A Lizard in a Woman's Skin (1971)
In the early 1970s a new genre called giallo became popular in Italy, and eventually with international audiences. Influenced by some of the works of Mario Bava as well as cheap crime novels, the films were typically full of nudity, plot twists and violence. Along with Bava's influence there was also that of directors like Alfred Hitchcock. Lucio Fulci, an established director who had been making a variety of films - largely comedies and a few westerns - naturally jumped on board when he saw how popular the films were. He wanted to be the Italian version of Hitchcock.
Problem was, a young upstart named Dario Argento had already claimed that title with his debut movie, The Bird with the Crystal Plumage, in 1970. Argento's film was a well-done, but rather tame, representation of the genre, and Fulci was already familiar with moving into sleazier territory with copious amounts of nudity, already evidenced in his Hitchcock-inspired movie One on Top of the Other. Add a bit of psychedelic drug use and political intrigue, and an desire to not be outdone by his younger competitors, and we get A Lizard in a Woman's Skin.
Carol Hammond (Florinda Bolkan) is the wife of an up-and-coming advocate named Frank (Jean Sorel) and the daughter of well-known British lawyer and politician named Edmond Brighton (Leo Genn). She is seeing a psychiatrist (George Rigaud) due to frequent erotic dreams she is having of her free-spirited neighbor, Julia (Anita Strindberg). After the dreams turn violent one night she is shocked when Inspector Corvin (Stanley Baker) shows up stating that Julia has been murdered, with Carol's letter opener and fur coat found at the scene of the crime.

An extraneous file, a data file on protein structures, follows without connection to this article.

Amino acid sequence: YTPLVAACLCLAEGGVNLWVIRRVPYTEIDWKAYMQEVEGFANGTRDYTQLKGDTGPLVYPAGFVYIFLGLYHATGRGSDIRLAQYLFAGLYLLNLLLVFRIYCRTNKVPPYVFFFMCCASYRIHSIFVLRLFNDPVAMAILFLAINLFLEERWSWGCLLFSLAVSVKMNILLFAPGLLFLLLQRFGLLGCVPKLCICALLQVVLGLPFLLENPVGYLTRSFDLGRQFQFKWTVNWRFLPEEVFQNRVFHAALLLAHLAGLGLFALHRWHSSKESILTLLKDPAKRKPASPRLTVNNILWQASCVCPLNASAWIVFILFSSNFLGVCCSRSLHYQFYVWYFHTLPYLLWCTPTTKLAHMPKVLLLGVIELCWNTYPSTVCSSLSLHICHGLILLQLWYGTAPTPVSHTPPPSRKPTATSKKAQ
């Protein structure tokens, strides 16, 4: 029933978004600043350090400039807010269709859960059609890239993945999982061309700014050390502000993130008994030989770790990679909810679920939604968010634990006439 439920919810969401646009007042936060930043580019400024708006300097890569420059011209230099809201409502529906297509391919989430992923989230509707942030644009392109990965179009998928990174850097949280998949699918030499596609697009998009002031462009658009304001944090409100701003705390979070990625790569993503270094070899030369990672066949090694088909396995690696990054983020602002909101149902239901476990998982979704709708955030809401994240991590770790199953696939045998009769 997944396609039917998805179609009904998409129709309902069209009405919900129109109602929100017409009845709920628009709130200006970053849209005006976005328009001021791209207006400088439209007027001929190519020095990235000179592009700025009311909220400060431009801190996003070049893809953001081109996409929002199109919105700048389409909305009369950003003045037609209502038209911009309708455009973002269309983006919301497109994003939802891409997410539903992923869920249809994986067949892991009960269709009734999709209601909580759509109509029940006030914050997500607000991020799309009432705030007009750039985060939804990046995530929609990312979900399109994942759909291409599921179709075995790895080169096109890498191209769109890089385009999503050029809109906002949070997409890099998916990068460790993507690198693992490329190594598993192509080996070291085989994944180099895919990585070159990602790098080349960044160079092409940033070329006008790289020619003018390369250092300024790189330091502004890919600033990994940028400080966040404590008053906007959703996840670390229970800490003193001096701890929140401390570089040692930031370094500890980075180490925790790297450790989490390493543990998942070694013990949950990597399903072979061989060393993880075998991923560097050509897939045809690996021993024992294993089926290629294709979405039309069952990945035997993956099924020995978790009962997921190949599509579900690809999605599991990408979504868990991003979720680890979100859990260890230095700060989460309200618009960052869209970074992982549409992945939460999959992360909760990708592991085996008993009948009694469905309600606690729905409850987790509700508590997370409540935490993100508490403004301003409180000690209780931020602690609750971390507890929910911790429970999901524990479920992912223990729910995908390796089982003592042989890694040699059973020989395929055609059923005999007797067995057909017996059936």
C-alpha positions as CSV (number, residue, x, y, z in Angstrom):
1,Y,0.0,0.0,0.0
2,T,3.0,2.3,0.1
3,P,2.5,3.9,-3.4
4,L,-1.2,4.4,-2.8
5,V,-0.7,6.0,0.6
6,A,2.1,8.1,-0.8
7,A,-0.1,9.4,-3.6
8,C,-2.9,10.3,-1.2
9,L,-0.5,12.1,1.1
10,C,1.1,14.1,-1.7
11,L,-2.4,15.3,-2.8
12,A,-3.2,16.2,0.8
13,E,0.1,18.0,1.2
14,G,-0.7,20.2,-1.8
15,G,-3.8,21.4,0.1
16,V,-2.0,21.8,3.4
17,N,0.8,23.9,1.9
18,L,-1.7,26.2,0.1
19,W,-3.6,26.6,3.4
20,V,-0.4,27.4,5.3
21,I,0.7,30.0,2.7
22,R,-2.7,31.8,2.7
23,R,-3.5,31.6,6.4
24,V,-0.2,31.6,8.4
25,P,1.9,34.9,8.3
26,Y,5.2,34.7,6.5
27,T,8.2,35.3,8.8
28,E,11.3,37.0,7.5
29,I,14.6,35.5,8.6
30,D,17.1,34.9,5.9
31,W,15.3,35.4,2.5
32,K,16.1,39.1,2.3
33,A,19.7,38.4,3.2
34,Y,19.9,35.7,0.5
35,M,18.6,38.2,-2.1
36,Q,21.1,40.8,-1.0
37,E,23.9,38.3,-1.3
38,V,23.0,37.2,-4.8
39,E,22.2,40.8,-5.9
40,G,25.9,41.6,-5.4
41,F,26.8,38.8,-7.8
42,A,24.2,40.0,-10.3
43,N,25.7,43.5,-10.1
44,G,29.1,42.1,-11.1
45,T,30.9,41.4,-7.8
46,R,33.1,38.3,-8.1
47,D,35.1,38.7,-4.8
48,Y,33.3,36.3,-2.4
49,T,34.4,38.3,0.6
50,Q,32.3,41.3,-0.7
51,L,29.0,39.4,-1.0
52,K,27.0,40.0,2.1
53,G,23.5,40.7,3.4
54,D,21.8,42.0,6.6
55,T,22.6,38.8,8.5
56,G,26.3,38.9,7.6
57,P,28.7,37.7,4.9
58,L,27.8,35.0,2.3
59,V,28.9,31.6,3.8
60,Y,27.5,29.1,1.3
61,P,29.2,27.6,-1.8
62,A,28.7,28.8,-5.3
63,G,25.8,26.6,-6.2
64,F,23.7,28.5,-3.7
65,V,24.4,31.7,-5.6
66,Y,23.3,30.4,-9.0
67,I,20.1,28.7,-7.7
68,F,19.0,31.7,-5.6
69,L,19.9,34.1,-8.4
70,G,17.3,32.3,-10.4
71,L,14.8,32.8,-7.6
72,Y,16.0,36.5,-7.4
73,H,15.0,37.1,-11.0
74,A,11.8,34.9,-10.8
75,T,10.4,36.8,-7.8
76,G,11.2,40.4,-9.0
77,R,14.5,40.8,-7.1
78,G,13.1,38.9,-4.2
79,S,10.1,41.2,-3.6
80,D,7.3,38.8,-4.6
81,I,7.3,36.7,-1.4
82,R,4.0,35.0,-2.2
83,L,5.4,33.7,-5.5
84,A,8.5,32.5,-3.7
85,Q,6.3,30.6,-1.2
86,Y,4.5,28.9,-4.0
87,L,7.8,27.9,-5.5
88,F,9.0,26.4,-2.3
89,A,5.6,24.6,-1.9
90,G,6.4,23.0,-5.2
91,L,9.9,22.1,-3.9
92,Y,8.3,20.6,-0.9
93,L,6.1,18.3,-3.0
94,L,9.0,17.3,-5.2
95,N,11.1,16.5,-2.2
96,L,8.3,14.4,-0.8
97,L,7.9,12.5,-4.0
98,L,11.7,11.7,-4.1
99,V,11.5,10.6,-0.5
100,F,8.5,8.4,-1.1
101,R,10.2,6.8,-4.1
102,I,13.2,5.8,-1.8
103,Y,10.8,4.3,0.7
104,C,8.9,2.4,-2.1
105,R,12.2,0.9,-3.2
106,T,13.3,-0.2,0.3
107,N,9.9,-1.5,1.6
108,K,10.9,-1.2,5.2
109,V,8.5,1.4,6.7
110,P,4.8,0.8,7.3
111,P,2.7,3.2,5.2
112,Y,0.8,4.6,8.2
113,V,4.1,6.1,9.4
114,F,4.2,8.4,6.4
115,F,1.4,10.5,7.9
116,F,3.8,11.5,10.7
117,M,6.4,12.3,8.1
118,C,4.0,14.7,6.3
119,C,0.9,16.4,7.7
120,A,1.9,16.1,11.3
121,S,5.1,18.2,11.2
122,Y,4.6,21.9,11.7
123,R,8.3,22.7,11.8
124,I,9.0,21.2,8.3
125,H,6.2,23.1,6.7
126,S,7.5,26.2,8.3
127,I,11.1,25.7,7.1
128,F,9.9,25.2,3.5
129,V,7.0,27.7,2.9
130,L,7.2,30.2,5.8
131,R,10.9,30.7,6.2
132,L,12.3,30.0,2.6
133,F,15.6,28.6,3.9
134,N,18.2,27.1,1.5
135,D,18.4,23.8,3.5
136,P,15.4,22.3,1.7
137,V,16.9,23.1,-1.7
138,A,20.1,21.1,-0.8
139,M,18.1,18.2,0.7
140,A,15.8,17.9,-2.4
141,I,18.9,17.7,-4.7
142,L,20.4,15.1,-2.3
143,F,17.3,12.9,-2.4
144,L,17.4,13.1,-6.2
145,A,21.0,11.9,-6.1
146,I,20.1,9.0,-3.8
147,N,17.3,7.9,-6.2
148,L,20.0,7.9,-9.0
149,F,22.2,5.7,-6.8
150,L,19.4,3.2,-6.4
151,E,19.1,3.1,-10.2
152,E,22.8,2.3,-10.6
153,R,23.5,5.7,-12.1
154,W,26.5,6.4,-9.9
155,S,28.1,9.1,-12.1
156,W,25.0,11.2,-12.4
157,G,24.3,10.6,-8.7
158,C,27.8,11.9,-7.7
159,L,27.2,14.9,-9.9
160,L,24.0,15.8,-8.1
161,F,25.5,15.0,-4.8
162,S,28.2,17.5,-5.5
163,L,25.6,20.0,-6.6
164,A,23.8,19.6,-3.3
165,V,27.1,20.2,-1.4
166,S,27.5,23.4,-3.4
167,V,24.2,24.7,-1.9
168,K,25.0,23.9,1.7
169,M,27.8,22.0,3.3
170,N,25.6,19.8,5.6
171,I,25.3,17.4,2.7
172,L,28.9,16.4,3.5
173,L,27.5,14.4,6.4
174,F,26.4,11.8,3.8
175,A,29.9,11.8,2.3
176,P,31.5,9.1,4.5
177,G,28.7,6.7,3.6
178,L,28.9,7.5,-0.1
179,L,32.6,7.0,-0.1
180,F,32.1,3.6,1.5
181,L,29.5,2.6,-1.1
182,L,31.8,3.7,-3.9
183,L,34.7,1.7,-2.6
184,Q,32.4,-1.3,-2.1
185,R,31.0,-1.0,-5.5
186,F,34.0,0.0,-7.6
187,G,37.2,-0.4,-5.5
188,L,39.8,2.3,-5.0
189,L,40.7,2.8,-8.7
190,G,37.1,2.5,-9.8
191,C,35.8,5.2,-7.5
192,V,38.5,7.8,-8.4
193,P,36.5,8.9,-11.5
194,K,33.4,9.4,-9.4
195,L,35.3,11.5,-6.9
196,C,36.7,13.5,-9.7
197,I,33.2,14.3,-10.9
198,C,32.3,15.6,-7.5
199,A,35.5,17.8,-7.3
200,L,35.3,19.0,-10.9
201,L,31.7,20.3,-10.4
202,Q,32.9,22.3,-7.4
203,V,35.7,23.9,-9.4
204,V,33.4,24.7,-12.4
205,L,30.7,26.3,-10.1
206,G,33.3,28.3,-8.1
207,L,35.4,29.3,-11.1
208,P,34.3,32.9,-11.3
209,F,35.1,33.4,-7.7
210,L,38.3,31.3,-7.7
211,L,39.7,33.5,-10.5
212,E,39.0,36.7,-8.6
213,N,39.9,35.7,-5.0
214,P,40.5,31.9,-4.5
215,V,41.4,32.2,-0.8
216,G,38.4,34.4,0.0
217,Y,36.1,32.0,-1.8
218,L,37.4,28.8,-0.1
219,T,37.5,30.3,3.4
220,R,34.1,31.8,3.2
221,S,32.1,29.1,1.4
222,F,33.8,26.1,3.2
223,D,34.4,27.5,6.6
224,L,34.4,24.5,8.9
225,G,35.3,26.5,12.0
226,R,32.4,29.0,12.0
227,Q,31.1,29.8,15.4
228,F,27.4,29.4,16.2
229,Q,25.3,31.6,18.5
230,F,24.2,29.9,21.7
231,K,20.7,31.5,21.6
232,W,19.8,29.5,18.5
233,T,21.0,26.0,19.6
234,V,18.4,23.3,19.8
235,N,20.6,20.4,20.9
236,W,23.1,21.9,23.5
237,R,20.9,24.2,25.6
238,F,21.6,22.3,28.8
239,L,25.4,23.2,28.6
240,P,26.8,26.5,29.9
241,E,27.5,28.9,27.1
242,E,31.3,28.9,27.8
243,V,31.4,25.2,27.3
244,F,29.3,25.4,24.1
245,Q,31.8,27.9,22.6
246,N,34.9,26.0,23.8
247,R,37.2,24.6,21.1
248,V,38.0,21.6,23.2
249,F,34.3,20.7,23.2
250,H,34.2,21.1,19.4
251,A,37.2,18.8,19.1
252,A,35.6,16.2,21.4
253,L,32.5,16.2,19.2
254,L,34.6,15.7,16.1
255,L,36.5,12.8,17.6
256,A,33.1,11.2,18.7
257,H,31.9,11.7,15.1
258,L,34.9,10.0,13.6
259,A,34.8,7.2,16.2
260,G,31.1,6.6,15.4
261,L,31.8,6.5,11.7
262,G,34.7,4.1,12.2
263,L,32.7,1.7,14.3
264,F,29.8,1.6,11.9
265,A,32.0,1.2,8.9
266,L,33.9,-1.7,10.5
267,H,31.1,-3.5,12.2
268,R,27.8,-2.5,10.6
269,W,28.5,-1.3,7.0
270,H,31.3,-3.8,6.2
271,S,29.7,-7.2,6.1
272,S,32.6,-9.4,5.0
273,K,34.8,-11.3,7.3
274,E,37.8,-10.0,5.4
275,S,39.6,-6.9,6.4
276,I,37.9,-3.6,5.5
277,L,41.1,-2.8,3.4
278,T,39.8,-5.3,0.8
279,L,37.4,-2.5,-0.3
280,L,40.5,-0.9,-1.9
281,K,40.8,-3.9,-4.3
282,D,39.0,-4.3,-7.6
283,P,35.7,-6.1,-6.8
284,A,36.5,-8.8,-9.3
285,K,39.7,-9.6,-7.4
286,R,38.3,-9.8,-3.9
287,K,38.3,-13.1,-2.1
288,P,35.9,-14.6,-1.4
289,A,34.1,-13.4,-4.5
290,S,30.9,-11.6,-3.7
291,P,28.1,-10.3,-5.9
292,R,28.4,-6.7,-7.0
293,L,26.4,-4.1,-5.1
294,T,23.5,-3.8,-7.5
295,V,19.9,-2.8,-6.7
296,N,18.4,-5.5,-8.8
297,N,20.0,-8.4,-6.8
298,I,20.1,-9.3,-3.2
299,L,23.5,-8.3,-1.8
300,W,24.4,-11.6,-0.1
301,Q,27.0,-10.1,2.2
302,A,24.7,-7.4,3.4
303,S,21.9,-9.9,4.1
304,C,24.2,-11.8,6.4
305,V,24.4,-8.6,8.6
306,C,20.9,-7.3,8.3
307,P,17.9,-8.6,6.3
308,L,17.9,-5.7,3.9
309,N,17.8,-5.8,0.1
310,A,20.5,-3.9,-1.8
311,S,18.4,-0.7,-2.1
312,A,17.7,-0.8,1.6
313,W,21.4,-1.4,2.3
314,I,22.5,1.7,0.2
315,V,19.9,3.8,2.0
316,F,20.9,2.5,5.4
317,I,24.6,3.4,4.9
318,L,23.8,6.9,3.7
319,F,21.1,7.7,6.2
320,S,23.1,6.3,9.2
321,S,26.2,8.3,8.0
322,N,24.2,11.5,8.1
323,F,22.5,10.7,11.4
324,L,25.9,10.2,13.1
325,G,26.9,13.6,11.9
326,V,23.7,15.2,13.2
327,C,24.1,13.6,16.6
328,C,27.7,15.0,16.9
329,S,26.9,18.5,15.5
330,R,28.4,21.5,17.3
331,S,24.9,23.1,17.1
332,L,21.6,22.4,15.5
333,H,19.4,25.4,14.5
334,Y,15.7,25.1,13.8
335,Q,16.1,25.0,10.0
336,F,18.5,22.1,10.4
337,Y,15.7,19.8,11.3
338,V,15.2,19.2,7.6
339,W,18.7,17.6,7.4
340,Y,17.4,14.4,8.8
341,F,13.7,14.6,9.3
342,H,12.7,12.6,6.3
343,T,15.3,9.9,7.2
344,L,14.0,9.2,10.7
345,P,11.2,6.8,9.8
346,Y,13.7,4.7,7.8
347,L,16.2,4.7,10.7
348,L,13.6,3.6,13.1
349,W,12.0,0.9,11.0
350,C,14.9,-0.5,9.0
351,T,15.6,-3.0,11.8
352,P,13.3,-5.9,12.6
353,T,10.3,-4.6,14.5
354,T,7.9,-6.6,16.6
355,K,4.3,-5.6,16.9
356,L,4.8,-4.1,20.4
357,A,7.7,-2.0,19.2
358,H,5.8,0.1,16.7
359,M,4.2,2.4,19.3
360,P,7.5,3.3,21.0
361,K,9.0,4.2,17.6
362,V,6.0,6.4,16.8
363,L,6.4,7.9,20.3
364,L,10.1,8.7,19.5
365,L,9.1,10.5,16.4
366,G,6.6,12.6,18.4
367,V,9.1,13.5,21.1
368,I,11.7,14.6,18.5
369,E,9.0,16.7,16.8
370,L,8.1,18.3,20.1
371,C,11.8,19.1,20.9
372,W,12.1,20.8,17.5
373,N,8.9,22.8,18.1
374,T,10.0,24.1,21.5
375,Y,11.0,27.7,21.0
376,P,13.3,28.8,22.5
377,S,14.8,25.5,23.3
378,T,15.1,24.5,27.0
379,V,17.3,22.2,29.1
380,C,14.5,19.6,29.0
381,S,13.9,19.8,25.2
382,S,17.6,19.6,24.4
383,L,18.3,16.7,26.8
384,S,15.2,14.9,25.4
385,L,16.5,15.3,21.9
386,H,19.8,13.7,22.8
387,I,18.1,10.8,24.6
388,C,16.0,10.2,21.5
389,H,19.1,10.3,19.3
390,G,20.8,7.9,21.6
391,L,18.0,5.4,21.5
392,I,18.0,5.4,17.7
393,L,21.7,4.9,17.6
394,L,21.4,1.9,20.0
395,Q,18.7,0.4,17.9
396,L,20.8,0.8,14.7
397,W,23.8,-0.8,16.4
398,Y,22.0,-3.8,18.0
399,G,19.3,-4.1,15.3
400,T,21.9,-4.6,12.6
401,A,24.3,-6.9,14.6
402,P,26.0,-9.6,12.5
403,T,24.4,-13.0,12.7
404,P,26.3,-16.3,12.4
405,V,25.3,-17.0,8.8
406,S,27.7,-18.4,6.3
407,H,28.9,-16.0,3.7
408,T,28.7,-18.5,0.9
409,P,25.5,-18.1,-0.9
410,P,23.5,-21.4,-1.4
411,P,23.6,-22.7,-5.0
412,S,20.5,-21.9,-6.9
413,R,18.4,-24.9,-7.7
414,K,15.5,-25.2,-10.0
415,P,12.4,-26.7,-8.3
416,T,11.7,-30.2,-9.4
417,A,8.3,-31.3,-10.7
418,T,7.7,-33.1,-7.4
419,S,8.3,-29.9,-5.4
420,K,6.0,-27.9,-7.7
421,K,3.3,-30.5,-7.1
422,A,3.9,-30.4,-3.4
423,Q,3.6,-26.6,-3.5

She becomes the prime suspect but, when it turns out that Julia had information about infidelity, suspicion soon falls on Frank, who is having an affair with a family friend. The truth may lie in two witnesses that were at Julia's party, a pair of hippies named Hubert (Mike Kennedy) and Jenny (Penny Brown), both of whom appear to be friends with Carol's stepdaughter Joan (Ely Galleani). When given the opportunity to find out who the real killer is Carol finds herself pursued by someone who wants her out of the way, while Baker continues to piece together what happened.
The early part of A Lizard in a Woman's Skin features quite a bit of surreal dream imagery before the story starts to coalesce into a by-the-books mystery story. At that point it slows down quite a bit and, though it was obviously meant to give Inspector Corvin a recognizable tic, Stanley Baker's whistling is beyond annoying. Still, despite the fact that his later horror films are all over the place, I have noticed that Fulci's earlier movies are pretty straightforward in plot and have a logical conclusion. This one does as well, even though the reason Hubert attempts to murder Carol, resulting in a riveting chase sequence, is never thoroughly explained.
Many of Fulci's movies resulted in controversy and this one was no different. While convalescing in a clinic Carol is stalked by Hubert and at one point sees a number of eviscerated dogs hanging with their entrails out, with one still moving as if it is alive. The only significance of the scene is that it is never explained whether it is real or a hallucination, but the artist who designed the animatronic prop had to present it as evidence to help Fulci avoid prison time after it was alleged he used real dogs. While the chase scene through an abandoned Catholic church is the most memorable sequence in the film the dogs provide the over-the-top gratuitous shot typifies many exploitation films.
Despite some pacing problems this is still one of the better gialli. Florinda Bolkan's withdrawn performance, and the fact she has few lines throughout the movie, keep the viewer guessing about what truly happened. It never gets as surreal as the beginning promises, but it is definitely one of the more satisfying examples of the genre.
A Lizard in a Woman's Skin (1971)
Time: 103 minutes
Starring: Florinda Bolkan, Jean Sorel, Leo Genn, Stanley Baker
Director: Lucio Fulci